Cultural management strategies, they argue, focus primarily on creating a sense of community within work groups as a way of "managing the tension between individual and organizational needs." This methodology considers the impressive impact that cultural regularities have on an individual's beliefs and frames of reference and thus attempts to use them in "unobtrusive" ways via the manoeuvring of cultural metaphors and artefacts. These might include:
  1. Identification, for example the recognition and lauding of beneficial behaviours,
  2. Instituting or modifying organisational symbols like metaphors, stories and or rituals and ceremonies, and finally
  3. Unobtrusive emotional regulation via position, interpretation and self-control via embodied organisational values.
Whatever the form, this type of control tends to follow a similar process: induce participation, which leads to identification of the individual with the organisations accepted norms and finally, emotional commitments are willingly entered into on the individual’s part.

Conrad and Poole note the short-comings with these methods, unless it is an organisation or one, offering water-tight solutions should raise alarm bells anyway.

They note the enthusiasm with which, especially North American, managers took up these methods, assuming that if culture could be controlled then they would be the ones to control it.

This of course reveals the first flaw: The authors speak of different sub-cultures in the organisation responding uniquely to management's attempts to mould beliefs, however if culture is a cognitive process and not "a thing" (D’Andrade, 1995) then every individual employee will respond in subtly different and complex ways.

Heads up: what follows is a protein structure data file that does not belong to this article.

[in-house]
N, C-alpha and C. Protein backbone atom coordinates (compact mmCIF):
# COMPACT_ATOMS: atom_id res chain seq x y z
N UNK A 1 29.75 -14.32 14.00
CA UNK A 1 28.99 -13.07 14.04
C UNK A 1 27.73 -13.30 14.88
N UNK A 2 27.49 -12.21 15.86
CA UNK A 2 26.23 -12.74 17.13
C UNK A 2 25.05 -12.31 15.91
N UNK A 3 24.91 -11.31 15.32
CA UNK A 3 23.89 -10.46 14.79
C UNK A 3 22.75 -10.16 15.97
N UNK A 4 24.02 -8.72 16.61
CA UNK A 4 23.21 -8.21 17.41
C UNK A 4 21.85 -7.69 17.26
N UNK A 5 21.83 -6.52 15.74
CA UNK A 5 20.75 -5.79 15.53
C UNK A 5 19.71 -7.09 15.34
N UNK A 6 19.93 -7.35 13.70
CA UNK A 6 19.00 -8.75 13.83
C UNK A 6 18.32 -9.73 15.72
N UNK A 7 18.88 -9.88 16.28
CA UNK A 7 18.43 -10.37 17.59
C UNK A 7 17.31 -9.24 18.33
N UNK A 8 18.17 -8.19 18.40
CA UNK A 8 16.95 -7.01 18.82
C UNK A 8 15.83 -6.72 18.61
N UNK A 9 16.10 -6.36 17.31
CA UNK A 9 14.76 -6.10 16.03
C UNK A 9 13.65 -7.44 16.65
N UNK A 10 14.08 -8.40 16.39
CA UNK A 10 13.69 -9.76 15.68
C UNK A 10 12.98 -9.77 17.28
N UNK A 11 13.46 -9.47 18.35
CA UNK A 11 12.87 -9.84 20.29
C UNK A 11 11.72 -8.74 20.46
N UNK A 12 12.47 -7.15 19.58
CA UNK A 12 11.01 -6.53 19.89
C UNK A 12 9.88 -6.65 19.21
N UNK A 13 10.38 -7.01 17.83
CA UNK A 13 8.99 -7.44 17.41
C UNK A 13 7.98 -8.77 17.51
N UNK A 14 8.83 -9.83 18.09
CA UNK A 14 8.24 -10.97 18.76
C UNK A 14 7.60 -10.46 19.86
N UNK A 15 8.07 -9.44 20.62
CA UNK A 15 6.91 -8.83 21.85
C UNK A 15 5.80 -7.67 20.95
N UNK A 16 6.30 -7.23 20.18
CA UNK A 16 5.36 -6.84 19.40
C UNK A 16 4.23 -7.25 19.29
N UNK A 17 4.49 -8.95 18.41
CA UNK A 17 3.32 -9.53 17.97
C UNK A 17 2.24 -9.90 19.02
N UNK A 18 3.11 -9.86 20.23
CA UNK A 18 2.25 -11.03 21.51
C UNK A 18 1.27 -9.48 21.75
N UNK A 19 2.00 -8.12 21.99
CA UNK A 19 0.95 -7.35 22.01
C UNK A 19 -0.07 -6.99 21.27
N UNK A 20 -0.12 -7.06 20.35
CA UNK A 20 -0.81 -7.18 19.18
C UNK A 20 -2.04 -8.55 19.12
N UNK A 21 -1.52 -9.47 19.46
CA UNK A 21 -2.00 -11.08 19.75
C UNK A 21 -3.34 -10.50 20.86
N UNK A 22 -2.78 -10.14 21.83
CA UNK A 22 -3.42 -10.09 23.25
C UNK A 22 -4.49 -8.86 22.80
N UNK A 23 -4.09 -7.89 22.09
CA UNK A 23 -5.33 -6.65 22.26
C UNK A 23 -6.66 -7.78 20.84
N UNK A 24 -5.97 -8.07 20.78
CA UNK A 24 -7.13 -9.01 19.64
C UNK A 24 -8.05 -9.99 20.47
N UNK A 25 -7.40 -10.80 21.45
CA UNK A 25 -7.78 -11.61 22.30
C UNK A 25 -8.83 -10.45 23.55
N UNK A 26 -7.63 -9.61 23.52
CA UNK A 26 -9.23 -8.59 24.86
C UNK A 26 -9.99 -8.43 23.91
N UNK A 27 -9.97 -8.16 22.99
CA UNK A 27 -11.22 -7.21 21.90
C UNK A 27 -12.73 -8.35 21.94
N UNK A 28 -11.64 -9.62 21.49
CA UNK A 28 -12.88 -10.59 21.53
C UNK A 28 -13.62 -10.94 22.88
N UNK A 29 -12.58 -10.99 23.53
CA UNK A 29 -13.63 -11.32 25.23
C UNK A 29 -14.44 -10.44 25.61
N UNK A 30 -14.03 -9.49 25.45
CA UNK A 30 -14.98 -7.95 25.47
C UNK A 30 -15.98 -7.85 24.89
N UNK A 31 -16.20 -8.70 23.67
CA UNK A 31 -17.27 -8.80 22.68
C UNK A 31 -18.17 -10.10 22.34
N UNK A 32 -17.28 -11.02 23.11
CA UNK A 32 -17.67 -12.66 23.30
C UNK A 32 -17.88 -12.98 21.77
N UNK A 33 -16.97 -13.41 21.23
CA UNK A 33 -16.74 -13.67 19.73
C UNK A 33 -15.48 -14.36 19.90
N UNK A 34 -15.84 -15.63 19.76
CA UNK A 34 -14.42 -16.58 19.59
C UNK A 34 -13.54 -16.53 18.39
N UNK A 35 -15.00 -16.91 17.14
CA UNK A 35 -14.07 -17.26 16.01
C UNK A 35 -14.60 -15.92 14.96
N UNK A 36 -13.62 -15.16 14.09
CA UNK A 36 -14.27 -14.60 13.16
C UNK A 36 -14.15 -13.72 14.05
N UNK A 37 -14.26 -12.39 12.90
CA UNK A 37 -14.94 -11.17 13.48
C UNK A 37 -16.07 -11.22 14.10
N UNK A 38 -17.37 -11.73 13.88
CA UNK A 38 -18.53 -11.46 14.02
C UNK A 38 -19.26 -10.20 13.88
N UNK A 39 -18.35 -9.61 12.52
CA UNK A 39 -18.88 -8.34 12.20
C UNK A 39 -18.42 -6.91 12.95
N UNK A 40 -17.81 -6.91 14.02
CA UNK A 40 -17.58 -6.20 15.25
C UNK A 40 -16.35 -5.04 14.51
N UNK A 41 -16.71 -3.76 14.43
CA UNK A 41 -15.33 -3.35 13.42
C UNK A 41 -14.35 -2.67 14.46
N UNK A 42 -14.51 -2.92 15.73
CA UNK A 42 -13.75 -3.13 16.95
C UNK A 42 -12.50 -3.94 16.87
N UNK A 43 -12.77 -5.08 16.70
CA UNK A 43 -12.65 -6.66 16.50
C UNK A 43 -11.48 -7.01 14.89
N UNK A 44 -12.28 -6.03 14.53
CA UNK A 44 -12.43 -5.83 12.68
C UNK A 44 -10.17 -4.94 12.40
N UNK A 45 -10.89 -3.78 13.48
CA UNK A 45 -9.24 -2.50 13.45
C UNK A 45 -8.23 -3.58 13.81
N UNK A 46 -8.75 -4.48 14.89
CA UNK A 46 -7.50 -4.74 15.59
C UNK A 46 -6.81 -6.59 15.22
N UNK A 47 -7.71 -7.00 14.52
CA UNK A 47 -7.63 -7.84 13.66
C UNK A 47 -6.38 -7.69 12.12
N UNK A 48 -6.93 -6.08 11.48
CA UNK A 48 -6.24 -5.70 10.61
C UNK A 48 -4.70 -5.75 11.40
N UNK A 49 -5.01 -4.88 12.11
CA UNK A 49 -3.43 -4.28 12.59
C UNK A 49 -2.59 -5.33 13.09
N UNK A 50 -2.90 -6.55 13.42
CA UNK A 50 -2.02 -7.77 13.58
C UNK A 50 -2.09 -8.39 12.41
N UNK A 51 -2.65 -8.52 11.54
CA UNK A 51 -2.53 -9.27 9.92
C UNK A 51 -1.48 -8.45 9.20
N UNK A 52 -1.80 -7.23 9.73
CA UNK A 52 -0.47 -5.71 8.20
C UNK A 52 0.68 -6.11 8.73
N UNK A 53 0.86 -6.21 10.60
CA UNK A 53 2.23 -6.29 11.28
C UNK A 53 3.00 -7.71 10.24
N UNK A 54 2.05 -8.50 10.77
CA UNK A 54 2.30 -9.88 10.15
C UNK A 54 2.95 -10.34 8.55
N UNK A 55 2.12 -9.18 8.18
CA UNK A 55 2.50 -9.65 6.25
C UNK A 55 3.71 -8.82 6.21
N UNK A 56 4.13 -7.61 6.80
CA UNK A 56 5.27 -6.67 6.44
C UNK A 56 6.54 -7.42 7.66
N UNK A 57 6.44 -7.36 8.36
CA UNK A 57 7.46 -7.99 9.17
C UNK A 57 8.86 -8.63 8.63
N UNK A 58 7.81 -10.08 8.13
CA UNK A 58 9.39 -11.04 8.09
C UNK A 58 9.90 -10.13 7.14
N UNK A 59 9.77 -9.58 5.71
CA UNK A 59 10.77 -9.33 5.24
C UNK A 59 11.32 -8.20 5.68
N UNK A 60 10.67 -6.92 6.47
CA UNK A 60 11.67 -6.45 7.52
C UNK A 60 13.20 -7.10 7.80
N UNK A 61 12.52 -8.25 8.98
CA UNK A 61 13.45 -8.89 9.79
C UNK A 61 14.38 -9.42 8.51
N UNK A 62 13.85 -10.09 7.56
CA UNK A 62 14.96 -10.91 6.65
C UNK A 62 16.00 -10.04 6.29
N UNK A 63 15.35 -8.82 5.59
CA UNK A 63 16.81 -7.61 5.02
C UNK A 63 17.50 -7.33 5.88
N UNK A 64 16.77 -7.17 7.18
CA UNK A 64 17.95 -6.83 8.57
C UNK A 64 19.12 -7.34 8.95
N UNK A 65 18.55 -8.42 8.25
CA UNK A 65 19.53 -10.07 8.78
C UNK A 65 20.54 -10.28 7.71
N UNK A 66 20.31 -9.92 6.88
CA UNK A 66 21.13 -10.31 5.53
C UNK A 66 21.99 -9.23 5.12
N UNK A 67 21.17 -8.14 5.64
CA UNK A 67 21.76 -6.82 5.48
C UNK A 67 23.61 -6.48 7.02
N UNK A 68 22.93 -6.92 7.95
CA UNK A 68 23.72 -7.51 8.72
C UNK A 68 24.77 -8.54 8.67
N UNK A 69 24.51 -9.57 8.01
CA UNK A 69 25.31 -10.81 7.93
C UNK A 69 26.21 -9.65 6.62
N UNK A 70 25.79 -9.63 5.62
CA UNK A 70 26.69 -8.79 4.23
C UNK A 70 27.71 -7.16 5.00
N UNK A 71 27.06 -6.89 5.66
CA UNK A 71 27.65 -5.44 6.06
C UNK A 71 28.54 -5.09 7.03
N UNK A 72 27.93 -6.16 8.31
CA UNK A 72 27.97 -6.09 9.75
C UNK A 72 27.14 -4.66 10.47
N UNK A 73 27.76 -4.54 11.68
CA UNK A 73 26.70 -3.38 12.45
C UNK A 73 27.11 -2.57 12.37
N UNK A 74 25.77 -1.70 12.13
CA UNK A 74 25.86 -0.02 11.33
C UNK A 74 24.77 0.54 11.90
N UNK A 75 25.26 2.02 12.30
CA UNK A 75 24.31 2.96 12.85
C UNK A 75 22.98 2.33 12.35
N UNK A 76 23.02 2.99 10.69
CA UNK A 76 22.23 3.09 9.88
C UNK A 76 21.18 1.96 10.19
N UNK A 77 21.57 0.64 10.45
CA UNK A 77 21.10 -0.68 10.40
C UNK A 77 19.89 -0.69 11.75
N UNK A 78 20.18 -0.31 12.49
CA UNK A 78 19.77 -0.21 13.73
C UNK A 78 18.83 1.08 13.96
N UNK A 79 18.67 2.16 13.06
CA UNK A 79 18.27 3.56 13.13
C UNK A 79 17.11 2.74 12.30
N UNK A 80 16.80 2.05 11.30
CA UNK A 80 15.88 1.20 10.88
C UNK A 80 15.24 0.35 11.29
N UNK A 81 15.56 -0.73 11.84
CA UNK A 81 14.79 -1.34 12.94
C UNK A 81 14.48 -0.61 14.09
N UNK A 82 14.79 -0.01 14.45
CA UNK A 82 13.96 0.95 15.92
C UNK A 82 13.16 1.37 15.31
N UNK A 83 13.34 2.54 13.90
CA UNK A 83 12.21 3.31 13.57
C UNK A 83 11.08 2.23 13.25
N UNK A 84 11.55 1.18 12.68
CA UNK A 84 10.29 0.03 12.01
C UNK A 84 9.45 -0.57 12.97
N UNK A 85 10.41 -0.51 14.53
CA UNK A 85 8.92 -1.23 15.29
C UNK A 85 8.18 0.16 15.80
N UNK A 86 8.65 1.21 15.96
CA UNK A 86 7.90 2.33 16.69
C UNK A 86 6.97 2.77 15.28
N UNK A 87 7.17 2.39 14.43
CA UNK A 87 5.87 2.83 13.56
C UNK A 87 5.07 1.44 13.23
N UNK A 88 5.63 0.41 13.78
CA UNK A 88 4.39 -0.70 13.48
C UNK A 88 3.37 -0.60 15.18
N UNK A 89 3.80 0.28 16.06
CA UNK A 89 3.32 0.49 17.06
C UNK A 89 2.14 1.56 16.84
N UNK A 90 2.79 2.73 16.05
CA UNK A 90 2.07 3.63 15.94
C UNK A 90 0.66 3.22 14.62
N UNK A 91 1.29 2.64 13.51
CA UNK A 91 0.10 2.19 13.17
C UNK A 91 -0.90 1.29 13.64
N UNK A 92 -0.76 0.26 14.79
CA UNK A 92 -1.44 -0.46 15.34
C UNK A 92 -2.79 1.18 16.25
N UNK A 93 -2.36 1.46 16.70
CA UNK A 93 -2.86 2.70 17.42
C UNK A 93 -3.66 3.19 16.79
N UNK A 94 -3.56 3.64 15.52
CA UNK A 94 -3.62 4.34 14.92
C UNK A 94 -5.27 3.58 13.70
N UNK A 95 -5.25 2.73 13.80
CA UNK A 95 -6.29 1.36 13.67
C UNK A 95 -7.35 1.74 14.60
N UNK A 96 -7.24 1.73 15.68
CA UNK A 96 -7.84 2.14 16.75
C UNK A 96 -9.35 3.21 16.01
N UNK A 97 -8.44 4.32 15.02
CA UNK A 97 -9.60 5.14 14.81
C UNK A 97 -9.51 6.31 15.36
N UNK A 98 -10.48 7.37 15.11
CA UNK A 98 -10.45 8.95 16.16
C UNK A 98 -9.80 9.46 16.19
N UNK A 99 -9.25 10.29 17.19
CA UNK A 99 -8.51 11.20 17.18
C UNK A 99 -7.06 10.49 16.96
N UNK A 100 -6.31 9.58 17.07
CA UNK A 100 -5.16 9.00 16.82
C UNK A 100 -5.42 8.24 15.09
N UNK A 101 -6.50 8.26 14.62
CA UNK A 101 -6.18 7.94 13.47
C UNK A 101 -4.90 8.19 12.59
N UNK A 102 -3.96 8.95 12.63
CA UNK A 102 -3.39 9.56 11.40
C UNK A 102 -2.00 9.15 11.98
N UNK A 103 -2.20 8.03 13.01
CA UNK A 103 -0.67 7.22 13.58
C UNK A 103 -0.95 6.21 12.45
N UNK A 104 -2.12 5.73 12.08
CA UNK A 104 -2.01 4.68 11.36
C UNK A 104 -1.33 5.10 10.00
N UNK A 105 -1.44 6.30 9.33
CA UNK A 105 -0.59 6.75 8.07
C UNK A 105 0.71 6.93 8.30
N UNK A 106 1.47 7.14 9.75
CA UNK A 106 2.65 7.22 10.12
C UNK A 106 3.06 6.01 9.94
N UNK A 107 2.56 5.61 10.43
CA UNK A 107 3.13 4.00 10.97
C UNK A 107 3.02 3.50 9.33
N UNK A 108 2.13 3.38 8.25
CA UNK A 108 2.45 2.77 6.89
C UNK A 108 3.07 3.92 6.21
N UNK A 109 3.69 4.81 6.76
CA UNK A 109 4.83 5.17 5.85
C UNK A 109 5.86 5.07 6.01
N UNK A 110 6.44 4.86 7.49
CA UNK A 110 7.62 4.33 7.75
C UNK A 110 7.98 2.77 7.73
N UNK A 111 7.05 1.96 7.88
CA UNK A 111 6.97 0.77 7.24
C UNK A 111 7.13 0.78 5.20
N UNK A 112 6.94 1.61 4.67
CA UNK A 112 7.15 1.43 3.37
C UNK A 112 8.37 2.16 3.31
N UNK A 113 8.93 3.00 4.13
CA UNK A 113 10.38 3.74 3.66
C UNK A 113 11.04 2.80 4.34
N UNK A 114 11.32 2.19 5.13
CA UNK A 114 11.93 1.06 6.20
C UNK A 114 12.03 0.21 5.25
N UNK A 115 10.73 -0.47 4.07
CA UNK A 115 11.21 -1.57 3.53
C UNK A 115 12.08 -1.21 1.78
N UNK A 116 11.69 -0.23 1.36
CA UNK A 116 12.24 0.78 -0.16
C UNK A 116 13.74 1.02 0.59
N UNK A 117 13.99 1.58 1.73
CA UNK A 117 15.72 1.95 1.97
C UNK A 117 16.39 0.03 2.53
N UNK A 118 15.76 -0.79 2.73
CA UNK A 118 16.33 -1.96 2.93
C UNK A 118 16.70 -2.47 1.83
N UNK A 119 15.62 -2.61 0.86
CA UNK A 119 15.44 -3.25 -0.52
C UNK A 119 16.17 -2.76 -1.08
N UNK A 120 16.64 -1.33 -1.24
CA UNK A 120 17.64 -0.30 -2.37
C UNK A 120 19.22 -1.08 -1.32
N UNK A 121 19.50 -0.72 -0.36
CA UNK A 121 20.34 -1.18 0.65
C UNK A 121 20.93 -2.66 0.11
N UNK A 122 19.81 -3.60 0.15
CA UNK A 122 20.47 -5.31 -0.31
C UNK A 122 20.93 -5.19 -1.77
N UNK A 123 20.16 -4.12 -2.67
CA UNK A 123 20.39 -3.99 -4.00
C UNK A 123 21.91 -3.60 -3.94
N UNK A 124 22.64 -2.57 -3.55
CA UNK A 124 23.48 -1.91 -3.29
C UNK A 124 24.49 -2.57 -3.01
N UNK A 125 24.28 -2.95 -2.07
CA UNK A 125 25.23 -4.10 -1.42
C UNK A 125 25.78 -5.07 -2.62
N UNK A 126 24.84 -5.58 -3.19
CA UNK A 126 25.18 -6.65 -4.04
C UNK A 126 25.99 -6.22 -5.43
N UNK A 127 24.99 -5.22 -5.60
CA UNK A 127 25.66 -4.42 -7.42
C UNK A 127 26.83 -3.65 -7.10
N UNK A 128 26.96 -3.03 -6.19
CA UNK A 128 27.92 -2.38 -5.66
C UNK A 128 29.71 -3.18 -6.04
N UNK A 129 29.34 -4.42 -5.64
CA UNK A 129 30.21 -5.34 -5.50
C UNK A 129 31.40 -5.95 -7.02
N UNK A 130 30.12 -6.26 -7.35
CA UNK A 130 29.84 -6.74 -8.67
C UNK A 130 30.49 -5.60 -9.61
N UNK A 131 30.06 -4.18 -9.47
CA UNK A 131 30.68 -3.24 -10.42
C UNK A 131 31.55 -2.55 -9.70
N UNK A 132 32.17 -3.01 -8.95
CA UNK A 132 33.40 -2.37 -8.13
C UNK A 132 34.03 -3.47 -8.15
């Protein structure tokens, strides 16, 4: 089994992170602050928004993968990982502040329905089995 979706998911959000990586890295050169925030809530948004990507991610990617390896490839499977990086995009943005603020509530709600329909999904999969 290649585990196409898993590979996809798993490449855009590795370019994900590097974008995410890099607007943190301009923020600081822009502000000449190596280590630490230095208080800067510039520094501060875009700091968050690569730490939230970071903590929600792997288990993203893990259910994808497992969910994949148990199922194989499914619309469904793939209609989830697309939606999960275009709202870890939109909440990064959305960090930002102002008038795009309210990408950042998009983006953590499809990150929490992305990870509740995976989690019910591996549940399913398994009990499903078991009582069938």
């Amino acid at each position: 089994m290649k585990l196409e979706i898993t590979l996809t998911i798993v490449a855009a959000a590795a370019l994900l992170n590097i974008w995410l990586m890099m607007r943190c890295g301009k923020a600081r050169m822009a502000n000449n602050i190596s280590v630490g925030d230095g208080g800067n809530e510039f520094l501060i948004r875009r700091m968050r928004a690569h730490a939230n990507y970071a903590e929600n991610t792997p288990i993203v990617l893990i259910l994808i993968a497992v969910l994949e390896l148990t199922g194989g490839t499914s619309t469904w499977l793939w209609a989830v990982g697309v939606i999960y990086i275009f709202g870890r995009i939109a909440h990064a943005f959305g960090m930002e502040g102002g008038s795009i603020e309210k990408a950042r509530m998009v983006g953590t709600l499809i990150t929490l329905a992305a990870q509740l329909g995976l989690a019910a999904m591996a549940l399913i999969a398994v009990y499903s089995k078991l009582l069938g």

Secondly, the very beliefs, values and metaphors they seek to change often do not have a first-order effect on employee behaviour. Therefore, changing them can have unexpected results and they offer Disney's problematic usage of the family metaphor as an example of how things can go wrong dramatically if the strategy fails.

The key here is that while culture is not a “thing” to be managed, it is certainly undergoing constant transformation. As mentioned earlier, the real power of a cognitive view of culture comes from a change of perspective. If we can learn to see that cultural issues are complex and highly contextual and that intra- and cross-cultural interactions are actually collaborative, mutual learning experiences (Holden, 2002, p.54), then managing both the opportunities and pitfalls simply becomes an issue of knowledge management, specifically networking, knowledge sharing and collaborative (or organisational) learning (Holden, 2002, p.52).

References for the Series:
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Post a Comment


Anonymous said…
Thanks for this post, I was looking for the title of Conrad, C. and Poole, M. S. 1998, Strategic organizational communication.
Is seems we have some interests in common:
Stuart French said…
Thanks Luke, I agree. I will add your blog to my reading list. Where are you based?